Author: Richy Hayes
Nominator: Hannah Haynie
Course: LING 4420 Morphology and Syntax, Fall 2021
Let’s suppose that one day we all wake up in the same alternate reality – a rather boring one where everything is the same, aside from an island not so far east of Washington. It’s been there the whole time in this reality, and to President Biden’s great surprise, it’s the 51st state. Regardless, we still have our 50-star flag, and the Dakotas firmly refuse to be merged as one large Dakota, so without consulting any vexillologists, President Biden, himself, puts the 51st star on the bottom left corner of the blue part in Microsoft Paint, and with his team, he heads over to this state. When they arrive in South Alaska (the name of the state he discovers from a “Welcome to South Alaska” sign at the airport) he is greeted by the Governor, the two shake hands and the Governor says “To’s neece yo noot sou Anster Biden.”
If, after President Biden’s visit to South Alaska, some linguists headed over to try to understand South Alaskan, and following a bit of ostentation they discover that South Alaskan is nearly grammatically identical to English but the words vary greatly (President Biden’s greeting being translated as “It’s nice to meet you Mister Biden”), would South Alaskan and English be the same language?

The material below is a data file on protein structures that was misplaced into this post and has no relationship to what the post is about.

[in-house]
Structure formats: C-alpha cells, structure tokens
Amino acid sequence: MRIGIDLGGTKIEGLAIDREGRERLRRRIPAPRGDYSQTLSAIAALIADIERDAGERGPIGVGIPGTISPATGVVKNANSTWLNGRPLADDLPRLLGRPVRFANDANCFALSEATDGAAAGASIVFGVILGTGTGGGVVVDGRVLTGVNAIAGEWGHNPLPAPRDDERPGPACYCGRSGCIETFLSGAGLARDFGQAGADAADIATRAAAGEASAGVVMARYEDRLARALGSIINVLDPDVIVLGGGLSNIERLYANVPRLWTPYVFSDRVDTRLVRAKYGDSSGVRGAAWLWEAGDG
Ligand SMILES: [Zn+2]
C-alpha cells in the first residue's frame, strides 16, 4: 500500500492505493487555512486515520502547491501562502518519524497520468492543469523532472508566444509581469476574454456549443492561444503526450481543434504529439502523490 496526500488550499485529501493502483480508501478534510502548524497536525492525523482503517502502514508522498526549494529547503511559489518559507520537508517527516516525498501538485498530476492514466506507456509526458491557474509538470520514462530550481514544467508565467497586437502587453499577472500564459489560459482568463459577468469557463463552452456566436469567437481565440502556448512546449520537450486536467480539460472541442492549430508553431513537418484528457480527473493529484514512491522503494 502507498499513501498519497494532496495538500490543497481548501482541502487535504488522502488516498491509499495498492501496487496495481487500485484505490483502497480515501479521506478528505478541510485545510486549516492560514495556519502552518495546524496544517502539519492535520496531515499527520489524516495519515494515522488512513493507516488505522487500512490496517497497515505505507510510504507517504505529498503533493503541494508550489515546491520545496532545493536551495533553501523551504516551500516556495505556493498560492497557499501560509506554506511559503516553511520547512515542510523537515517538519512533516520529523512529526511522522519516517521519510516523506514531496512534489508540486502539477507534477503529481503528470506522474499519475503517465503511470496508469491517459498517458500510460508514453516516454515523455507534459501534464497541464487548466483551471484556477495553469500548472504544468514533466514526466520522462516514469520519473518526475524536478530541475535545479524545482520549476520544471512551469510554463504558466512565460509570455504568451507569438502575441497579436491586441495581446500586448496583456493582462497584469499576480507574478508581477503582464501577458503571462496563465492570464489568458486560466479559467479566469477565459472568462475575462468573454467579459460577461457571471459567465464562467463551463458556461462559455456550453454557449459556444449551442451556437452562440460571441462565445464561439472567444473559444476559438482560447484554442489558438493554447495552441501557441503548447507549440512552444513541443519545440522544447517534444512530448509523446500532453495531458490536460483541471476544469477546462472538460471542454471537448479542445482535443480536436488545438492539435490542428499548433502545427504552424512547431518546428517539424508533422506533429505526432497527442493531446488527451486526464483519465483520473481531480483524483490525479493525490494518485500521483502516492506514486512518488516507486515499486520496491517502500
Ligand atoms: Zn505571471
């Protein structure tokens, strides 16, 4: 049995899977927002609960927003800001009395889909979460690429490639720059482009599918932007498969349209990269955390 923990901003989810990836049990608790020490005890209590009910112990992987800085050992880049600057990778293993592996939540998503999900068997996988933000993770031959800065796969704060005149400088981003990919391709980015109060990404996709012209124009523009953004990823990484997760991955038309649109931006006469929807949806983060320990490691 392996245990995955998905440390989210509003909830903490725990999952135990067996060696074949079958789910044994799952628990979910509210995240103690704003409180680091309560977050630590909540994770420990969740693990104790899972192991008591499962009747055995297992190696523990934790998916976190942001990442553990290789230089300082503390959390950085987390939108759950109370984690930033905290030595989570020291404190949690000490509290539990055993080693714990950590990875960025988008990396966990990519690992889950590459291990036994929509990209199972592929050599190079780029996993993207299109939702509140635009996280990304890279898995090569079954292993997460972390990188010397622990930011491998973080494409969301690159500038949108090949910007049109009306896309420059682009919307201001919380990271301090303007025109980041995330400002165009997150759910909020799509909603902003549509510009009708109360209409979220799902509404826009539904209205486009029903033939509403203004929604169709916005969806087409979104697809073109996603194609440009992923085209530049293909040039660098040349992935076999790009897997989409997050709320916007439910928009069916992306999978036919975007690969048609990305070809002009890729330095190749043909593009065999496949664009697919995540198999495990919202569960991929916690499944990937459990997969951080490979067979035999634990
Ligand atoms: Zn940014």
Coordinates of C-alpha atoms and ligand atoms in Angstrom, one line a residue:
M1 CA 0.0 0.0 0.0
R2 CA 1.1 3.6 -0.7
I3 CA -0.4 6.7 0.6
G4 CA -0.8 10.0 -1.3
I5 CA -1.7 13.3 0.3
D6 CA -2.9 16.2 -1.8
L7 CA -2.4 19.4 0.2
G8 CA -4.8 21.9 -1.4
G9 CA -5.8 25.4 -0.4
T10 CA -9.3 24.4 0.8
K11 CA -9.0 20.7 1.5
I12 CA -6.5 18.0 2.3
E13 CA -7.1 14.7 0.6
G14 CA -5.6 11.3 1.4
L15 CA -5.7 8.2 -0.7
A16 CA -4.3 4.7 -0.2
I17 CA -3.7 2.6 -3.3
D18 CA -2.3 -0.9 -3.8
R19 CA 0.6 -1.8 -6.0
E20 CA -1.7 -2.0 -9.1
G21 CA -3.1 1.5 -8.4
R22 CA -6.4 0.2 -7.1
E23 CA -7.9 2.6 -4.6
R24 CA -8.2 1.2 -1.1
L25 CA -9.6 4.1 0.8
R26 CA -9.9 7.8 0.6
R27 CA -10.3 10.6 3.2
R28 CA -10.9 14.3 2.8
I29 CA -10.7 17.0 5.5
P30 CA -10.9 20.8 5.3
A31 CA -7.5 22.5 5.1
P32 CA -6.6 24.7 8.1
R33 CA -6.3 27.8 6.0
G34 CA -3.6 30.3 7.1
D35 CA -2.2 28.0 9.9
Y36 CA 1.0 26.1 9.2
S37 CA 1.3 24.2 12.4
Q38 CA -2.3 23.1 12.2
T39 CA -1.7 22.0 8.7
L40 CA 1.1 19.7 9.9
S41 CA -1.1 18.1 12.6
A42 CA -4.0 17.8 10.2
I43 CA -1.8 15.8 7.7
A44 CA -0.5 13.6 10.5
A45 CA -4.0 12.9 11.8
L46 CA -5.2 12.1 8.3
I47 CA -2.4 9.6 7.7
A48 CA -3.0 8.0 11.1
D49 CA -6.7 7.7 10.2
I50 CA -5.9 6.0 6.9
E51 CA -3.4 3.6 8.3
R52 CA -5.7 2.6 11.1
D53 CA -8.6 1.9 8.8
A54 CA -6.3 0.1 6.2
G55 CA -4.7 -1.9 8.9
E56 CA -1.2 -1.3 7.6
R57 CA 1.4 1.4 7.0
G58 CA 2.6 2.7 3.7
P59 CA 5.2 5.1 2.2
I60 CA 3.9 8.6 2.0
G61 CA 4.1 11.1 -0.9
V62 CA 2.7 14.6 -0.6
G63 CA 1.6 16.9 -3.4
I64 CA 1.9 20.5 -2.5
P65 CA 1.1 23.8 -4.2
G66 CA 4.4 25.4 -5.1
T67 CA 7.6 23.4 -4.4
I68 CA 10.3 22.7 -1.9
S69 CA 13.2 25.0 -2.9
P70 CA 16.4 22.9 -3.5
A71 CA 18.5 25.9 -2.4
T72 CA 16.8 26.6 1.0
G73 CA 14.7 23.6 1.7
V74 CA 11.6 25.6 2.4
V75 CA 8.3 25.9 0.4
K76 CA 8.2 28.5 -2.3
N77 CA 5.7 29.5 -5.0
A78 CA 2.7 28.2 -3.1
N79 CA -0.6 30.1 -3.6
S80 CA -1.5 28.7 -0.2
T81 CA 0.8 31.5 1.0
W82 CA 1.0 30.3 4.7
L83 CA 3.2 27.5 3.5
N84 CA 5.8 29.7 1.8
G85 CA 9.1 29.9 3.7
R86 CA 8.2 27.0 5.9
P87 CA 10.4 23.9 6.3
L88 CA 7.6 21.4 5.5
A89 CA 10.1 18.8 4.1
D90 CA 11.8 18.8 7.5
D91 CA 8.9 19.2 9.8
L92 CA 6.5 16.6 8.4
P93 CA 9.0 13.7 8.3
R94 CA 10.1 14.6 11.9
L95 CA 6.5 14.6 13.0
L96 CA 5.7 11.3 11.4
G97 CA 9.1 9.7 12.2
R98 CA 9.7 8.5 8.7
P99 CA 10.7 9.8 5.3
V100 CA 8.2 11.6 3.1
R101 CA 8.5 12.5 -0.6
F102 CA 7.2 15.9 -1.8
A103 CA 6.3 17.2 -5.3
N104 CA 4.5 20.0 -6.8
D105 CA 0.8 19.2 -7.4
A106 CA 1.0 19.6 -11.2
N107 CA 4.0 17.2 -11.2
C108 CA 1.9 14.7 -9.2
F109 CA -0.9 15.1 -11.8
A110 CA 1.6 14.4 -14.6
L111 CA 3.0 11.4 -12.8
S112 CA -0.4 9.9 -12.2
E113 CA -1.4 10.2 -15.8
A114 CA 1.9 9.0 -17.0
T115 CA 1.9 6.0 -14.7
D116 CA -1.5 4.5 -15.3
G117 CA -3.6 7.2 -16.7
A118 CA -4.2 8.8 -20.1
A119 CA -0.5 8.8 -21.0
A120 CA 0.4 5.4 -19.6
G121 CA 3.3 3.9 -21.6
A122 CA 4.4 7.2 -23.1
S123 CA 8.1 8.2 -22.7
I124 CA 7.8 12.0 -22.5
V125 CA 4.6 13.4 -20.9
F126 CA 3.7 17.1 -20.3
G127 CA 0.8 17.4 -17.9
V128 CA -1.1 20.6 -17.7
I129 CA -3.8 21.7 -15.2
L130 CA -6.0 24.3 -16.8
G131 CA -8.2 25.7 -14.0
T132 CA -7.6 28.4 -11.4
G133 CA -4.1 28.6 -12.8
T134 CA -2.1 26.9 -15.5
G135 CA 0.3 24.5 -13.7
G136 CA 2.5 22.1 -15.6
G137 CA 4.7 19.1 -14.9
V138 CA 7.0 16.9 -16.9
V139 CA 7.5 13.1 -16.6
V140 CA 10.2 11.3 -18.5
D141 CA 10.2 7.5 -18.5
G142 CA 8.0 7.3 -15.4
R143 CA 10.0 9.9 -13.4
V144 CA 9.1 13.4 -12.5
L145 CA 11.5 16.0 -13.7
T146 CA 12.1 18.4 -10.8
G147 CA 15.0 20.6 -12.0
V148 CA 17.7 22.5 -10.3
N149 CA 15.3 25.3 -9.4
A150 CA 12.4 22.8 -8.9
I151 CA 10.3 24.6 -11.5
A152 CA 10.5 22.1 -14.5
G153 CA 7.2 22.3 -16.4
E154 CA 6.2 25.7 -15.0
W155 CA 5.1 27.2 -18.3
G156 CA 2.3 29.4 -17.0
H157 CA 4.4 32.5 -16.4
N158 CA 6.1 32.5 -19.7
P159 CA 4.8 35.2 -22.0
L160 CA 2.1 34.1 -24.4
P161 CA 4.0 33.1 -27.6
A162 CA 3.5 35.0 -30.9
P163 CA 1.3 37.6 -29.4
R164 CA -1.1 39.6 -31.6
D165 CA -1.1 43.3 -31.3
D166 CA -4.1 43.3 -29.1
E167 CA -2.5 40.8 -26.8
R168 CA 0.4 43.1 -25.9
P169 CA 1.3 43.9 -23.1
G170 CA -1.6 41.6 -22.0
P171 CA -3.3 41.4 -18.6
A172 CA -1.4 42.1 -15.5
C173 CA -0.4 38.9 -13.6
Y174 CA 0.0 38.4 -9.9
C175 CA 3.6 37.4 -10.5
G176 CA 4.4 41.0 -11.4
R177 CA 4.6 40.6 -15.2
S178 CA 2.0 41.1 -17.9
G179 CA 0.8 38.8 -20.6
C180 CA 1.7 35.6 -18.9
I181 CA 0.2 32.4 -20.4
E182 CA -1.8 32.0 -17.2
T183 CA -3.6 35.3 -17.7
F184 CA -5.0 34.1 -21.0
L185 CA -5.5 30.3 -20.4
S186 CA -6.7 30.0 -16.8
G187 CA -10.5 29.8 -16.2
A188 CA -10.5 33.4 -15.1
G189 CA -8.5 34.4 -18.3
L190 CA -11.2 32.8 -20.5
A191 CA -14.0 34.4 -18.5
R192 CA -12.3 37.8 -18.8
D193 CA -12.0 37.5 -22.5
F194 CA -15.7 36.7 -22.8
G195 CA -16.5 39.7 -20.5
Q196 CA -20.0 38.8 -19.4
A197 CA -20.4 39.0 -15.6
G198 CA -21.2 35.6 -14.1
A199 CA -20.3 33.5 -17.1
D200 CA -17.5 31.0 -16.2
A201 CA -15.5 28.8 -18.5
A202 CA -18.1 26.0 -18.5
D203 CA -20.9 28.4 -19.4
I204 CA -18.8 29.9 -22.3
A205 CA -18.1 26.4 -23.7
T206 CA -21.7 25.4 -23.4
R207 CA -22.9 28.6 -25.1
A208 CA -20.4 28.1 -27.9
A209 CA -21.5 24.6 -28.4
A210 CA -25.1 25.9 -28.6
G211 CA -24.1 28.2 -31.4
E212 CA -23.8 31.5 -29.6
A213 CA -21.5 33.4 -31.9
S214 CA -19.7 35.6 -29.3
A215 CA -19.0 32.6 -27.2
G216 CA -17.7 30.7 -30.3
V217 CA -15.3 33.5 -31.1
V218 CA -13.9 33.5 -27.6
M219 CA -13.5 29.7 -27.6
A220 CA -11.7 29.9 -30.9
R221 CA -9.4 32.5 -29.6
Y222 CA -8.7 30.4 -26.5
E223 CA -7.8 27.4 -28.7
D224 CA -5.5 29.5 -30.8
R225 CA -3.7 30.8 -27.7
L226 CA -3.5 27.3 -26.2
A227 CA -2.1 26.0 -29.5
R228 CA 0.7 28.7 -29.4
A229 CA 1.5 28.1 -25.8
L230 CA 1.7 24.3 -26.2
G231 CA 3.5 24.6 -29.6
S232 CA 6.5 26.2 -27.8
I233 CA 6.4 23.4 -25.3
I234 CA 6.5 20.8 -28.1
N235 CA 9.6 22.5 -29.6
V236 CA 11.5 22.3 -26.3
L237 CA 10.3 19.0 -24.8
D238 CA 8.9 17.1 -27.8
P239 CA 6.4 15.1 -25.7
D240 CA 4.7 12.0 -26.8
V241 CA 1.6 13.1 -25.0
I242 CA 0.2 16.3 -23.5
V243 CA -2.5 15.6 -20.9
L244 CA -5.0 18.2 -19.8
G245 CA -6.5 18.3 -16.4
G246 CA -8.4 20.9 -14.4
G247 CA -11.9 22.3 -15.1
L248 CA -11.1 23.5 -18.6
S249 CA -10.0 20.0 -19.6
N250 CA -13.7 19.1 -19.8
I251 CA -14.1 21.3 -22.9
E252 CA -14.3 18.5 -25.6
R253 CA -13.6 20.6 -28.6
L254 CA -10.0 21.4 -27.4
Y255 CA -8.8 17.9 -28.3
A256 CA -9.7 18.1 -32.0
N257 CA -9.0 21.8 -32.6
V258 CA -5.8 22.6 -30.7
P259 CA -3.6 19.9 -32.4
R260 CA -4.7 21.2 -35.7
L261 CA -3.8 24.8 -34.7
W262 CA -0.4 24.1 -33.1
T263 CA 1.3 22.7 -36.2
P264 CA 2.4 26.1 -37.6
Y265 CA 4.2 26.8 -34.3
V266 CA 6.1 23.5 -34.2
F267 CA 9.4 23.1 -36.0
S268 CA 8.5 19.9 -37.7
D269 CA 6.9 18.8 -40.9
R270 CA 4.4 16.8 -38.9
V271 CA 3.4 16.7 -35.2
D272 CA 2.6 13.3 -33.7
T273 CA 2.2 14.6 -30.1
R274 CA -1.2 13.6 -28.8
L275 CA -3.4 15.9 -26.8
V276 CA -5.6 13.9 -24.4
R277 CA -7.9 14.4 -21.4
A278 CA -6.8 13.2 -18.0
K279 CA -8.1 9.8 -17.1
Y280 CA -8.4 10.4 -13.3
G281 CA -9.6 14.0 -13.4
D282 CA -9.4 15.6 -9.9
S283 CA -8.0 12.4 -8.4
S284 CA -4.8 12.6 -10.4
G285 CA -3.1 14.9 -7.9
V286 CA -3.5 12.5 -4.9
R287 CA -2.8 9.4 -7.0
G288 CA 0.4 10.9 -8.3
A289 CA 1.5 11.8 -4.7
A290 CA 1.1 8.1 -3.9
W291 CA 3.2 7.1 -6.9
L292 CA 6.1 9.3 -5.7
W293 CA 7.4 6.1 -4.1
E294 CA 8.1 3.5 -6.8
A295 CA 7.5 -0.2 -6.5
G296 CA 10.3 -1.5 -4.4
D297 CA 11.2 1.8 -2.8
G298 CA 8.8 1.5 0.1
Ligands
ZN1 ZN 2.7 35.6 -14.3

Let’s return from that miserable modal reality and consider the case of the well known language, Japanese, and the lesser known, Ryukyuan. While Japanese is spoken by 120 million people (Kaiser 2013), Ryukyuan is spoken primarily by elderly individuals, and the actual number of speakers is unknown (Shimoji 2010). Additionally, the UNESCO Atlas of the World's Languages in Danger recognizes six languages of the Ryukyu Islands (Yaeyama, Yonaguni, Amami, Kunigami, Uchinaa, and Miyako) all of which are endangered.
Similar to how species can be endangered or go extinct, when a language’s speakers begin to dip in numbers, the language can become endangered or even go extinct. To further this analogy, similar to how different organisms can be related on a phylogenetic tree, languages can as well. Japanese and Ryukyuan are part of the Japonic family of languages, and they are “sister languages,” meaning that they both originated from the same “mother language,” or origin. Although, some linguists posit that Ryukyuan might actually be a dialect, or a daughter language of Japanese. This is a tough distinction to make. Just how similar are they? Let’s look at an example: